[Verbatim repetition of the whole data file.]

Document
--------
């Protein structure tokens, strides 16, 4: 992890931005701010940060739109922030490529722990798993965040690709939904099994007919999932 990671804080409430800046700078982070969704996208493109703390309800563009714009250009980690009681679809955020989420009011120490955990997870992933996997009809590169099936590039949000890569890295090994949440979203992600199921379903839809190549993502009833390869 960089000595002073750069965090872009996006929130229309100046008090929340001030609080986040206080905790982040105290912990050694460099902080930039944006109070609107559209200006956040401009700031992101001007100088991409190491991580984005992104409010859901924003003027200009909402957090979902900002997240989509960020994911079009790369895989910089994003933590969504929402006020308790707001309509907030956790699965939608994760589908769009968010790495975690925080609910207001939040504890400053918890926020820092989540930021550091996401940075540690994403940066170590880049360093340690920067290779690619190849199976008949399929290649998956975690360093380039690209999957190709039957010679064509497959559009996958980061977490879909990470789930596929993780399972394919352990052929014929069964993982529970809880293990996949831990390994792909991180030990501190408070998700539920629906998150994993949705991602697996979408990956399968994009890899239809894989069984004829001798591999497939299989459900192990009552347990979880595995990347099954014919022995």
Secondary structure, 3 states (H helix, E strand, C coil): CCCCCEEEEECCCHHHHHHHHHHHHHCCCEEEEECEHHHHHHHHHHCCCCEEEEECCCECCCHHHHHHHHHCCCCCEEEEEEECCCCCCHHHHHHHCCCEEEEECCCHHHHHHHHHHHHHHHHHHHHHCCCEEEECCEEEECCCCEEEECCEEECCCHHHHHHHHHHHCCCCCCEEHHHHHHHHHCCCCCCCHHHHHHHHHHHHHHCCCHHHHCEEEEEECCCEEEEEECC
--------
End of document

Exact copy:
């Protein structure tokens, strides 16, 4: 992890931005701010940060739109922030490529722990798993965040690709939904099994007919999932 990671804080409430800046700078982070969704996208493109703390309800563009714009250009980690009681679809955020989420009011120490955990997870992933996997009809590169099936590039949000890569890295090994949440979203992600199921379903839809190549993502009833390869 960089000595002073750069965090872009996006929130229309100046008090929340001030609080986040206080905790982040105290912990050694460099902080930039944006109070609107559209200006956040401009700031992101001007100088991409190491991580984005992104409010859901924003003027200009909402957090979902900002997240989509960020994911079009790369895989910089994003933590969504929402006020308790707001309509907030956790699965939608994760589908769009968010790495975690925080609910207001939040504890400053918890926020820092989540930021550091996401940075540690994403940066170590880049360093340690920067290779690619190849199976008949399929290649998956975690360093380039690209999957190709039957010679064509497959559009996958980061977490879909990470789930596929993780399972394919352990052929014929069964993982529970809880293990996949831990390994792909991180030990501190408070998700539920629906998150994993949705991602697996979408990956399968994009890899239809894989069984004829001798591999497939299989459900192990009552347990979880595995990347099954014919022995």
Secondary structure, 3 states (H helix, E strand, C coil): CCCCCEEEEECCCHHHHHHHHHHHHHCCCEEEEECEHHHHHHHHHHCCCCEEEEECCCECCCHHHHHHHHHCCCCCEEEEEEECCCCCCHHHHHHHCCCEEEEECCCHHHHHHHHHHHHHHHHHHHHHCCCEEEECCEEEECCCCEEEECCEEECCCHHHHHHHHHHHCCCCCCEEHHHHHHHHHCCCCCCCHHHHHHHHHHHHHHCCCHHHHCEEEEEECCCEEEEEECC